Schools in the city are preparing for changes that they will have to implement to maintain social distancing whenever the government allows them to resume classes on campus.
Reducing the strength of a class by half and live streaming lectures to the other half who will be at home, introducing shifts and staggering break timings are some of the measures the schools are contemplating.
Many of them believe masks and gloves will become part of the uniform and thermal (infrared) guns, which check body temperature, will be part of the school infrastructure. Besides, it will be mandatory to carry hand sanitisers
The first thing that most school heads are thinking about is reducing the strength of the class to almost half the number each day, so that all students do not have to turn up simultaneously. That will also prevent crowding on the buses in which they commute.
But attending school three days a week will not be enough to compensate for the classes lost because of the lockdown, and many institutions are thinking of continuing with online sessions they had started last month.
“Our technical team is looking into options as to how best the classes can be live streamed for the students who are at home on a particular day. Else, the syllabus will move at a snail’s pace. Those at home will have to follow the same timetable,” said Sharmila Bose, the principal of Sushila Birla Girls’ High School.
The principal of Apeejay Schools in Park Street and Salt Lake is pondering similar changes, as part of which a section of teachers will have to be kept free to take online classes.
Heritage School principal Seema Sapru feels schools will have to follow a “hybrid model of online and offline classes”.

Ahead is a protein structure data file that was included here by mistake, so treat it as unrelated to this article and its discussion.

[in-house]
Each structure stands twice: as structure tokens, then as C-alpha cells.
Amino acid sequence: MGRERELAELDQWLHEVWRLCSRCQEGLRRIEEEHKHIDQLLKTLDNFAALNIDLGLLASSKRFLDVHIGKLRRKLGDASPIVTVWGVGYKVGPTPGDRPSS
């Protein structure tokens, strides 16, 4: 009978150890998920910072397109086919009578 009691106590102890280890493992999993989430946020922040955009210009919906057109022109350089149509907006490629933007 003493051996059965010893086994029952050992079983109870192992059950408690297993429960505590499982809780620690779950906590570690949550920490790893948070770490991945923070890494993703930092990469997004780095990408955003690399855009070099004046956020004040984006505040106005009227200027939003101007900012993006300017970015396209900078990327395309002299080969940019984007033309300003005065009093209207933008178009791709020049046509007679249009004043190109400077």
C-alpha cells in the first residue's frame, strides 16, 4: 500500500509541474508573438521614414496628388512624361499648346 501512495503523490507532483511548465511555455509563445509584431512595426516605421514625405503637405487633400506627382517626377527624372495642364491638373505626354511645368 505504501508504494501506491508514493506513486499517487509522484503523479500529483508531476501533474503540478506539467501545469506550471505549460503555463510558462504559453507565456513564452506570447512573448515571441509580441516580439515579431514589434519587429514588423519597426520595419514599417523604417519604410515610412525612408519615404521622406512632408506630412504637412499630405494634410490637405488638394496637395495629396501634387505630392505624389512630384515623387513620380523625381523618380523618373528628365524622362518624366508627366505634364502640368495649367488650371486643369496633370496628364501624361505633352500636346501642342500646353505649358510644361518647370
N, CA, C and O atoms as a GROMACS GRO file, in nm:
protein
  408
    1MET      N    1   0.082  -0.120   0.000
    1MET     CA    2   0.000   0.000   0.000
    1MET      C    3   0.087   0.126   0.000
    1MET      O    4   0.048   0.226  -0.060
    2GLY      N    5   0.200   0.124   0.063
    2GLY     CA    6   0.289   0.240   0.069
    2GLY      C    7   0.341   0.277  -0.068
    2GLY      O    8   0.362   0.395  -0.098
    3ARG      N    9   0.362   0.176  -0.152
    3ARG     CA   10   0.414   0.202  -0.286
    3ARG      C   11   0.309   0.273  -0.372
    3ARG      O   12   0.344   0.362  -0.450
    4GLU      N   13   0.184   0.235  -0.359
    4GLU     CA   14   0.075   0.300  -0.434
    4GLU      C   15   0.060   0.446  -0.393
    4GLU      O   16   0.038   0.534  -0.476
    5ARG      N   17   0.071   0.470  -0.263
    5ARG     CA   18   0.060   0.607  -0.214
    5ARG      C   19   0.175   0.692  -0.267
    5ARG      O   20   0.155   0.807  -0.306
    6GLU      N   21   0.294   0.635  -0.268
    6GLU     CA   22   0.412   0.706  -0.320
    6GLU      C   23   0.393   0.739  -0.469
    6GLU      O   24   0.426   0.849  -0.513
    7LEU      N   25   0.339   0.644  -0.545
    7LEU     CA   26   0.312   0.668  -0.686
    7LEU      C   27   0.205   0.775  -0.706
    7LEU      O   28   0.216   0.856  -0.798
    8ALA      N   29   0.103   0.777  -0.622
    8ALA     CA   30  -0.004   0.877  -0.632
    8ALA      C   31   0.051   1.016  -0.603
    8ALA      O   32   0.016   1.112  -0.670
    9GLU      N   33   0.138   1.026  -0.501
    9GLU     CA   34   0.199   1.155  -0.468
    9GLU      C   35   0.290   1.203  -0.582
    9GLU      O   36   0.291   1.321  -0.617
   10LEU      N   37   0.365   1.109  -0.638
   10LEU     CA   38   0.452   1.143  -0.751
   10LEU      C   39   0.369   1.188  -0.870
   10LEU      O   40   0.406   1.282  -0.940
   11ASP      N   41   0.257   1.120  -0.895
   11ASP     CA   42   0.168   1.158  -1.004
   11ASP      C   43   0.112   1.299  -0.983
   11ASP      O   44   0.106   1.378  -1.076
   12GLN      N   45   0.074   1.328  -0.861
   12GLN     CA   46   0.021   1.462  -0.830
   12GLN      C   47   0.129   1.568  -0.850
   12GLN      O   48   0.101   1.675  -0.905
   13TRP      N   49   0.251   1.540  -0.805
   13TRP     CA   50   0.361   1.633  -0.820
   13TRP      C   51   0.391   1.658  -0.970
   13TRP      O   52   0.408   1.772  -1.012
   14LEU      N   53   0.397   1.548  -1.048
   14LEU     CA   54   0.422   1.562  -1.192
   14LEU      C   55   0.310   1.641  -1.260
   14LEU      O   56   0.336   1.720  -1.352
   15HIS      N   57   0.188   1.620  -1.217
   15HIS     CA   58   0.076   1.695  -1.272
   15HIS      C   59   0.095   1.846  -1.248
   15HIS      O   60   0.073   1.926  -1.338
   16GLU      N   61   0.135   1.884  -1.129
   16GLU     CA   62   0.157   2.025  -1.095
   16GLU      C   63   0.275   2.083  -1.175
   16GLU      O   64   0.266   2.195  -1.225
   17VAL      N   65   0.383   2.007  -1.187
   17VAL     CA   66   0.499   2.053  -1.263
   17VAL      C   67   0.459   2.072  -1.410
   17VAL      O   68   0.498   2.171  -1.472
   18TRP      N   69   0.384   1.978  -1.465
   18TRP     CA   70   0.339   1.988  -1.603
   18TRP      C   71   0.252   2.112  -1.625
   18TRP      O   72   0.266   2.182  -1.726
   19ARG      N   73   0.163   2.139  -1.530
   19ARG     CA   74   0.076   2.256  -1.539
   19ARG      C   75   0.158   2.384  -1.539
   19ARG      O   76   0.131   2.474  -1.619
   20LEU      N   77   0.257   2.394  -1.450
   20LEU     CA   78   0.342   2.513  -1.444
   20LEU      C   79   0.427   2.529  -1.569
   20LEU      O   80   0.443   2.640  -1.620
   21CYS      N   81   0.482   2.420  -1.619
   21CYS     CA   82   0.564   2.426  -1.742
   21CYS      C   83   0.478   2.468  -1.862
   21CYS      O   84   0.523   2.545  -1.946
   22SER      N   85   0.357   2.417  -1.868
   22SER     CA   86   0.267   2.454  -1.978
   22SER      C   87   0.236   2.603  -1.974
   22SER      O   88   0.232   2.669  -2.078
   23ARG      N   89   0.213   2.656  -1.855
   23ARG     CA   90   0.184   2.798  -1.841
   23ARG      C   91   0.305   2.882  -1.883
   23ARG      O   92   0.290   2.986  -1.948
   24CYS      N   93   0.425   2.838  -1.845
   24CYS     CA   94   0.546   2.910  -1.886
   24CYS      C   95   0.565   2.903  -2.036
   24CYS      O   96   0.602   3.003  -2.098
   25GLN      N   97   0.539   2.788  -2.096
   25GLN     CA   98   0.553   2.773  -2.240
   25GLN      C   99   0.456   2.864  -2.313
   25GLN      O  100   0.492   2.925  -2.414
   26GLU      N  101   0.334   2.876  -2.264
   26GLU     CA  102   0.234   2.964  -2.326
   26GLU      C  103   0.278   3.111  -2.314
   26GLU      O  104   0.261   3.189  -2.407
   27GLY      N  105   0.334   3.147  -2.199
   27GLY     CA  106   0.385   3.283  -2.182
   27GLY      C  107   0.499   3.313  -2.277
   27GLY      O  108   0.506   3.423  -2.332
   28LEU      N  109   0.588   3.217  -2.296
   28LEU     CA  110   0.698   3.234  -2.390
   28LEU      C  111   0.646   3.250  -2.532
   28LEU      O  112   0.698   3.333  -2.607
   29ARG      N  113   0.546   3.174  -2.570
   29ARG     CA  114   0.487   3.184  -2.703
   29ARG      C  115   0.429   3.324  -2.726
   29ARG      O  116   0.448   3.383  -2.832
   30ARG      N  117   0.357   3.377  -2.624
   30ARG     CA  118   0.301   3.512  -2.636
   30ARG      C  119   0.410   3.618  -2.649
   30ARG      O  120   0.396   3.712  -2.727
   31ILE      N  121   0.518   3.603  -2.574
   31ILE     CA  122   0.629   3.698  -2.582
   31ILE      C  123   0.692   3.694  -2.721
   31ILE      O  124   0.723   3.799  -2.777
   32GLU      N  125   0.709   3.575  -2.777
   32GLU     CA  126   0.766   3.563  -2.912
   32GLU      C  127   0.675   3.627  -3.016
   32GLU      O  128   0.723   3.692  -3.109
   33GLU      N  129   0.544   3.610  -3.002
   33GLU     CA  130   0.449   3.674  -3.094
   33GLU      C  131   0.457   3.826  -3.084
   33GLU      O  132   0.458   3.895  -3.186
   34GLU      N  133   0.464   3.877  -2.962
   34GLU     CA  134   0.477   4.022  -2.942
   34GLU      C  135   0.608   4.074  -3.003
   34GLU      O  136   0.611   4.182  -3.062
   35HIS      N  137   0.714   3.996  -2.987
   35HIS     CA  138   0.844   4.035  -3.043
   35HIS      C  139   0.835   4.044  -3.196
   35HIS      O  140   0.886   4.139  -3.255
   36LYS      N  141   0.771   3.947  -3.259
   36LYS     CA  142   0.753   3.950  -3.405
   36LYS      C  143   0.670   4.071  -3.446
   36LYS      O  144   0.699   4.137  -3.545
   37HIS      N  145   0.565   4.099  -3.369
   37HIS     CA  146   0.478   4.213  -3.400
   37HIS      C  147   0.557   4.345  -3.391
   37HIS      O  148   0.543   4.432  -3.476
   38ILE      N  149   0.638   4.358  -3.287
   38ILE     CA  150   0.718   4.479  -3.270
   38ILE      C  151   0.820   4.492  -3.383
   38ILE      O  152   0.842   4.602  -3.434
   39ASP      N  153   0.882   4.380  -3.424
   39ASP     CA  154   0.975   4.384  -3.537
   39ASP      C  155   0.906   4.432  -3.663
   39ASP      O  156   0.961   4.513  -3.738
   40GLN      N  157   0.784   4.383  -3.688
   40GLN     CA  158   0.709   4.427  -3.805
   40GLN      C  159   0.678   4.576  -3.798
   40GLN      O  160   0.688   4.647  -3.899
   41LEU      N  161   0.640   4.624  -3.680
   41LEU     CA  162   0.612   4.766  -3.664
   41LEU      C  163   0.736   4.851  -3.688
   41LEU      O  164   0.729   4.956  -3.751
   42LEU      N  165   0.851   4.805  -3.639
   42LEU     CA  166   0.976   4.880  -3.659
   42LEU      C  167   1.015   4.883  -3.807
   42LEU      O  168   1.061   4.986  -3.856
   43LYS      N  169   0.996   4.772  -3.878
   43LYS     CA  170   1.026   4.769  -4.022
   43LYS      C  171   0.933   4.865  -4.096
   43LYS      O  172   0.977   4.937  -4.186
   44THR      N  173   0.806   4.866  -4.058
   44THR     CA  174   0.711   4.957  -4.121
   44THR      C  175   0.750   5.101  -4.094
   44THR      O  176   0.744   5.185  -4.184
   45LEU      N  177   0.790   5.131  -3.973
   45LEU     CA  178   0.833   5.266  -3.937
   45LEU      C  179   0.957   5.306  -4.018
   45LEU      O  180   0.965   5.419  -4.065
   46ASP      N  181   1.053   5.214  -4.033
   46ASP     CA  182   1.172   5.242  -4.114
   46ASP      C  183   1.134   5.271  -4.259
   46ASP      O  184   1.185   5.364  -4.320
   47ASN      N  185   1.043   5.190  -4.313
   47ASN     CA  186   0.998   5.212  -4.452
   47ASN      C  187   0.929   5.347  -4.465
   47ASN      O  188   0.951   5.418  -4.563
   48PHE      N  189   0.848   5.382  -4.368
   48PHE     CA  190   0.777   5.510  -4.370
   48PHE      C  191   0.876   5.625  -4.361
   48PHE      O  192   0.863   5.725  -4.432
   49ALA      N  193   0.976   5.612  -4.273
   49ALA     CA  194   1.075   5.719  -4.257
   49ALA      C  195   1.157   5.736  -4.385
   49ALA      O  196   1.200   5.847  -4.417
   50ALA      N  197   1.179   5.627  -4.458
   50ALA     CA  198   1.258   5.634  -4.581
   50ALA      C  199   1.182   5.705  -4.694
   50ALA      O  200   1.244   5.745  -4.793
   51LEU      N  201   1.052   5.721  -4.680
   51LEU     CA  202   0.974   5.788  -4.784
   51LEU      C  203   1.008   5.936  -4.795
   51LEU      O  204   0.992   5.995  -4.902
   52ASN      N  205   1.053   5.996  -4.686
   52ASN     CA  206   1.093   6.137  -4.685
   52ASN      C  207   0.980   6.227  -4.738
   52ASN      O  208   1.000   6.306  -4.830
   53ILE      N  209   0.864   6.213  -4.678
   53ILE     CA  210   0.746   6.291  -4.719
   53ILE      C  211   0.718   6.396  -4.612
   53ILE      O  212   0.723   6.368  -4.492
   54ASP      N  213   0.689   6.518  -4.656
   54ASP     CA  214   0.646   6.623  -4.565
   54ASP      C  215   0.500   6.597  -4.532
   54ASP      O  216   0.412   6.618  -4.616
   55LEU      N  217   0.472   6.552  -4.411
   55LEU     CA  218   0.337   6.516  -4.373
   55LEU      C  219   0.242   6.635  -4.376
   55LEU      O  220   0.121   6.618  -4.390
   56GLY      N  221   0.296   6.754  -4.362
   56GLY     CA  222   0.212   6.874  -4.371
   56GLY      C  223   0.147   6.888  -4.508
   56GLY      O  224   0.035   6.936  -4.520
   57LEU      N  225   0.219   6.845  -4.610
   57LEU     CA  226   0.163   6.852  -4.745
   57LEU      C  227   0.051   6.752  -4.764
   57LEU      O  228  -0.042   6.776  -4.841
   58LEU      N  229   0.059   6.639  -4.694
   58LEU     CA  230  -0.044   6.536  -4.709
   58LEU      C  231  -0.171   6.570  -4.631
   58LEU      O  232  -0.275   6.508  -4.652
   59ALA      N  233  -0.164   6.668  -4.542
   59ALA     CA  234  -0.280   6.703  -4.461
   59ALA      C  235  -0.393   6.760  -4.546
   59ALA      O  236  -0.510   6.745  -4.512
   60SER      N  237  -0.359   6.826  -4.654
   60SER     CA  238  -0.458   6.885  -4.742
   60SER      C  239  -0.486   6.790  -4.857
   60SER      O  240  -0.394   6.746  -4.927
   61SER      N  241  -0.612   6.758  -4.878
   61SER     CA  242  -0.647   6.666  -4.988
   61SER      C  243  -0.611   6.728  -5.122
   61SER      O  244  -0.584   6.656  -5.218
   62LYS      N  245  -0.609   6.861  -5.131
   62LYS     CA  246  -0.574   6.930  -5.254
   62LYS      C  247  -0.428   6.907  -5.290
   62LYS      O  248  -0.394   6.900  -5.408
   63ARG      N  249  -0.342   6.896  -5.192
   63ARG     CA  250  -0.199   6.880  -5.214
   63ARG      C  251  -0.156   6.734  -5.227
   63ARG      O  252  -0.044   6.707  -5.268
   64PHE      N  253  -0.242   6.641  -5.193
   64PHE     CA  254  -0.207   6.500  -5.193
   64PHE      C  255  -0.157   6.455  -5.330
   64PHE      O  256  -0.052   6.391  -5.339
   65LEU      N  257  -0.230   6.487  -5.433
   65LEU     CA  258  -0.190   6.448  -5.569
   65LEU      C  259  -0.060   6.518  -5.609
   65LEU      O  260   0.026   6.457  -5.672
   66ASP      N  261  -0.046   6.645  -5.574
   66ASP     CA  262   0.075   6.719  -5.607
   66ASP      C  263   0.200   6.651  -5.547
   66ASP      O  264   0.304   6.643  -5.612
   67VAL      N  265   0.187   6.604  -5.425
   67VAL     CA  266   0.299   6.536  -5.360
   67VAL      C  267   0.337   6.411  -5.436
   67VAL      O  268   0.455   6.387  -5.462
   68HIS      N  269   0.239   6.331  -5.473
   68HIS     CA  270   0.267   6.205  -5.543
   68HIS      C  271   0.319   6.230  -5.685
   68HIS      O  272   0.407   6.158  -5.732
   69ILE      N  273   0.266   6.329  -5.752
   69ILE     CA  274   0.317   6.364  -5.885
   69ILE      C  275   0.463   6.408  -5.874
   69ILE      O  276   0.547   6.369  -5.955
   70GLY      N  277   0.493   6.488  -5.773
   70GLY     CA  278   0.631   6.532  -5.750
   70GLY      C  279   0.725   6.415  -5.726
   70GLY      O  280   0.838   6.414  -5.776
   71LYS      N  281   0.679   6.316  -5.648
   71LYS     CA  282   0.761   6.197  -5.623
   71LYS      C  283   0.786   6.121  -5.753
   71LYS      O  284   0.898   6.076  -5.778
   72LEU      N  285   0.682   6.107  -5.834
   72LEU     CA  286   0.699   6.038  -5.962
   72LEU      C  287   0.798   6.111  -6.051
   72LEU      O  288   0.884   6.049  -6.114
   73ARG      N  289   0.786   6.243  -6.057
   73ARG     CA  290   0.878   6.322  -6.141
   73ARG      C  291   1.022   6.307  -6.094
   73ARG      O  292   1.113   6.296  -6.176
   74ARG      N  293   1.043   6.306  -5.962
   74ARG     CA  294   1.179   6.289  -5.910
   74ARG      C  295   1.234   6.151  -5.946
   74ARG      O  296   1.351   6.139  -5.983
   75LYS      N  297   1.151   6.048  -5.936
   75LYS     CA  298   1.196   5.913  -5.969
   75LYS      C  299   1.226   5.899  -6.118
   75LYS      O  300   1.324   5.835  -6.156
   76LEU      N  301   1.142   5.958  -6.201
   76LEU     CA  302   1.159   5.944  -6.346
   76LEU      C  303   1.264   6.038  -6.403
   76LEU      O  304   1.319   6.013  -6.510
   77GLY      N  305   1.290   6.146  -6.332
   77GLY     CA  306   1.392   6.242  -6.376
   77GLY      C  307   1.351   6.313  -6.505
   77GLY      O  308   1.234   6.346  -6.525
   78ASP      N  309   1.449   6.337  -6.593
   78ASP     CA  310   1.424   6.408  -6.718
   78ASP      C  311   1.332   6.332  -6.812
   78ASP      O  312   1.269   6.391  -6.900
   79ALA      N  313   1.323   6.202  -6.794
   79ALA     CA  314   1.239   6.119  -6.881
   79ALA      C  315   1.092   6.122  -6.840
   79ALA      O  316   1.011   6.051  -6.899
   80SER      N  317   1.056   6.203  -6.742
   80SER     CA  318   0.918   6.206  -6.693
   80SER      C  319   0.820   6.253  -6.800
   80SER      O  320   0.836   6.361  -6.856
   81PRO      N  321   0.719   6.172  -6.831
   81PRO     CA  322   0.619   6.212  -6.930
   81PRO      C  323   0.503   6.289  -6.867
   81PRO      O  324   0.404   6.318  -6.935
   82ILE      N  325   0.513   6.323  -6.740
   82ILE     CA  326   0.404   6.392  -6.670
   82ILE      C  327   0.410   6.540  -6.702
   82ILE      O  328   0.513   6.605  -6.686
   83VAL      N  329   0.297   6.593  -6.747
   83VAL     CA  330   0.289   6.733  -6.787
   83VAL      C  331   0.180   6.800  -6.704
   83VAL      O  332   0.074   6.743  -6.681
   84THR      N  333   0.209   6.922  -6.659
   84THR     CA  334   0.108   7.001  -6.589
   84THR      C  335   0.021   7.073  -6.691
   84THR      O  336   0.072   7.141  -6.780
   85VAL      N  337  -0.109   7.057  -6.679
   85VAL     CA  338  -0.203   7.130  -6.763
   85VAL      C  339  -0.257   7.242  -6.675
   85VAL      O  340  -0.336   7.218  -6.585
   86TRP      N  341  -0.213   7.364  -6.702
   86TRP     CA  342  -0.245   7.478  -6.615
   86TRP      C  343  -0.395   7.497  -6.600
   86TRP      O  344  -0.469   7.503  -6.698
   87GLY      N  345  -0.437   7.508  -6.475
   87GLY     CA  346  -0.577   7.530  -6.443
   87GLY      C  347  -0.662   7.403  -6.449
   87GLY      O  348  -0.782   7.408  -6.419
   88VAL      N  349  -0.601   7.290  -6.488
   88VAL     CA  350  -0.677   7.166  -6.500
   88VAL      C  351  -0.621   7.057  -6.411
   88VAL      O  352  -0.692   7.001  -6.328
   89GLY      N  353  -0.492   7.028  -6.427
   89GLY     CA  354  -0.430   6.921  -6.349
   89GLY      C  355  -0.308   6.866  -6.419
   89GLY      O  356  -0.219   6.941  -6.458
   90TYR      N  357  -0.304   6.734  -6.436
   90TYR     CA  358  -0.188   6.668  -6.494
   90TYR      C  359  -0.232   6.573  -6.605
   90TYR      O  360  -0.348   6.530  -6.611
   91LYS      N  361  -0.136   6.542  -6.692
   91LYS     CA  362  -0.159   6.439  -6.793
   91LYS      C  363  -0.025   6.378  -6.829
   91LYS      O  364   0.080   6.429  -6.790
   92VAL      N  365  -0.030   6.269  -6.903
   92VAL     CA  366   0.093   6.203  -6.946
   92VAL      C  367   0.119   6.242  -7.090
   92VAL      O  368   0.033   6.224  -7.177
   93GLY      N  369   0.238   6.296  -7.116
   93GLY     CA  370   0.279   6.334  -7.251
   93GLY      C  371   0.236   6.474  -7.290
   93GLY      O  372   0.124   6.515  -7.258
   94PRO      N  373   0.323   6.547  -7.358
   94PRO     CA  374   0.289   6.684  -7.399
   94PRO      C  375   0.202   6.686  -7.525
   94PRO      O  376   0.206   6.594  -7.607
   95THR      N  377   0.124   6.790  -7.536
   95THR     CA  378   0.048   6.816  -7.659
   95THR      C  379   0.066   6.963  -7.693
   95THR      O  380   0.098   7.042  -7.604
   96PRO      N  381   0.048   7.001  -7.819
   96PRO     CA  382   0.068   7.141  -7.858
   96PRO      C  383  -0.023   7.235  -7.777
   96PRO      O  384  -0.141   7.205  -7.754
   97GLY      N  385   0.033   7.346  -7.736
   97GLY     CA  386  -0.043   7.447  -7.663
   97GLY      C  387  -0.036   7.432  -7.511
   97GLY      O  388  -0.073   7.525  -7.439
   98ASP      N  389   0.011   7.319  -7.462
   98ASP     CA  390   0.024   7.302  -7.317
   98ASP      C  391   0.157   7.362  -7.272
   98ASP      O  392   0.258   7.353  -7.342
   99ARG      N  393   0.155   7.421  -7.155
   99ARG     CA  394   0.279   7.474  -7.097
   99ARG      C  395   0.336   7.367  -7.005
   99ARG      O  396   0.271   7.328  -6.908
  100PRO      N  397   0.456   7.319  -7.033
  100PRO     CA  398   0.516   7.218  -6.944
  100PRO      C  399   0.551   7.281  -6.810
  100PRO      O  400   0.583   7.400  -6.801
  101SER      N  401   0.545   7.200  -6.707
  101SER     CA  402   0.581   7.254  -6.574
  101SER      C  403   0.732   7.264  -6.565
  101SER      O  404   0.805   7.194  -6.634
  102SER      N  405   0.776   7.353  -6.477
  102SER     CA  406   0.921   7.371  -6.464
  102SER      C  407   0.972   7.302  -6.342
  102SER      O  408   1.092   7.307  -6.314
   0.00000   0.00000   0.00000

“Schools will have to be less rigid about the structure, reinvent and design school spaces in a way to prevent crowding and contact,” said Devi Kar, the director of Modern High School for Girls.
“We cannot replace in-person thing completely but there is no harm in having a blend.”
Kar said the entire class would not be expected to do the same thing at the same time.
The schools are grappling with the problem arising out of the fact that not every student has a computer at home and hence, is not in a position to attend online classes.
Some of them also said that schools might have to operate in shifts.
“We have been suddenly thrown off our feet and we will have to make changes in our system. I have discussed it with my teachers and asked them to come up with ideas. One of the things we might have to think about is operating in shifts for the same strength of children. This would mean longer hours for teachers and shorter for children,” said John Bagul, the principal of South City International School.
Break time and dispersal and entry will also have to be staggered, else the whole purpose of operating in shifts will be defeated, teachers pointed out.
Bagul said the assemblies in the morning would have to be replaced by announcements over the public address system.
“There will have to be strict instructions for parents that they cannot send their children to school if they have the slightest cough or cold. There will have to be screening for body temperature at the entry to the school. Those found running a temperature will not be allowed to step into the campus,” said Terence Ireland, the principal of St James’ School.
Many teachers think that what has come to be regarded as social norms on campuses will have to be abandoned in the post-Covid-19 era, to ensure protection from the virus.
No more hugging the teacher, said one.
“We have always told our children to share something that they learn in school. But now we will have to tell them no more sharing the tiffin. Social values will have to change in the new set-up,” said Reeta Chatterjee, the principal of the Apeejay Schools.